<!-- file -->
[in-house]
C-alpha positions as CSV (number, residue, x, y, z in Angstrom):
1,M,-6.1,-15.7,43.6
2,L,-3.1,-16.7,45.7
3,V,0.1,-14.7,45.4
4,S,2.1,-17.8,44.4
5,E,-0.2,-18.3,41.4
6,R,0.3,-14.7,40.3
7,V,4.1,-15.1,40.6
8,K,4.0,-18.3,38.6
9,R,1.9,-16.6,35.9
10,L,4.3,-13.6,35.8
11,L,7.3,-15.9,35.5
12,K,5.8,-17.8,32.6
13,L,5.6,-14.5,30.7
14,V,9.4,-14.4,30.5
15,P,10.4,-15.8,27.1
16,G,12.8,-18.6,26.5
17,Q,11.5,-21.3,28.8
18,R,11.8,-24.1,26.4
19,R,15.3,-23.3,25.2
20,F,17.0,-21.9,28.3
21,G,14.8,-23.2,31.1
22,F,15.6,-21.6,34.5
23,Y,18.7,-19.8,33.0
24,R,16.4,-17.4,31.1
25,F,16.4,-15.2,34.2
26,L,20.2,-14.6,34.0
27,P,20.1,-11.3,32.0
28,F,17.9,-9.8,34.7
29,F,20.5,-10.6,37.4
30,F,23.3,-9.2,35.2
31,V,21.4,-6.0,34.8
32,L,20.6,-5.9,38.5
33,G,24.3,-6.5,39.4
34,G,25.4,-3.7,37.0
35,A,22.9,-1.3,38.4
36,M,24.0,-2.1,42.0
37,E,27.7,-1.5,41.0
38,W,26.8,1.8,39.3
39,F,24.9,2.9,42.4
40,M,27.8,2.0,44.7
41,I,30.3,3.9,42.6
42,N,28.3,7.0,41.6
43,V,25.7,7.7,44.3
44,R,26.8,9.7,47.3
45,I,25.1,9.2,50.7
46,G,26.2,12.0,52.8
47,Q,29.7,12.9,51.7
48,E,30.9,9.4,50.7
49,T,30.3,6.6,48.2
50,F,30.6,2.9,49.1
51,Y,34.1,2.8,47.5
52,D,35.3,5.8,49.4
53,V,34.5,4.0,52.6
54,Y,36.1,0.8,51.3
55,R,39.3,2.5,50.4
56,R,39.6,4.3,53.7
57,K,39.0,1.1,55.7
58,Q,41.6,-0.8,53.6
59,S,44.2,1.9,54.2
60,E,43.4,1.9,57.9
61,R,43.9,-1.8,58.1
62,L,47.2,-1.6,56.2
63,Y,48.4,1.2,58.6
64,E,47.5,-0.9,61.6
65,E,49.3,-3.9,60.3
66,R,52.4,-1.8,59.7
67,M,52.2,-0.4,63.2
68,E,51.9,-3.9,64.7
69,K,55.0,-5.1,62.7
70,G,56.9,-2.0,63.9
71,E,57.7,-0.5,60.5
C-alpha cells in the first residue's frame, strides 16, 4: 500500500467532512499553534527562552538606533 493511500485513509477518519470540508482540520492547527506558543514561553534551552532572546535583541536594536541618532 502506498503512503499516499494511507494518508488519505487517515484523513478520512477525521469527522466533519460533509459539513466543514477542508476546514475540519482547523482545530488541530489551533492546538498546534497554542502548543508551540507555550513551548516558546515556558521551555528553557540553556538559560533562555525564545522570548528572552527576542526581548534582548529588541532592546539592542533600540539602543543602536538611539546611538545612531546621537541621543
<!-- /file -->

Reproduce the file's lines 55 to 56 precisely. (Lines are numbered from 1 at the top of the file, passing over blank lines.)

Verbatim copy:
53,V,34.5,4.0,52.6
54,Y,36.1,0.8,51.3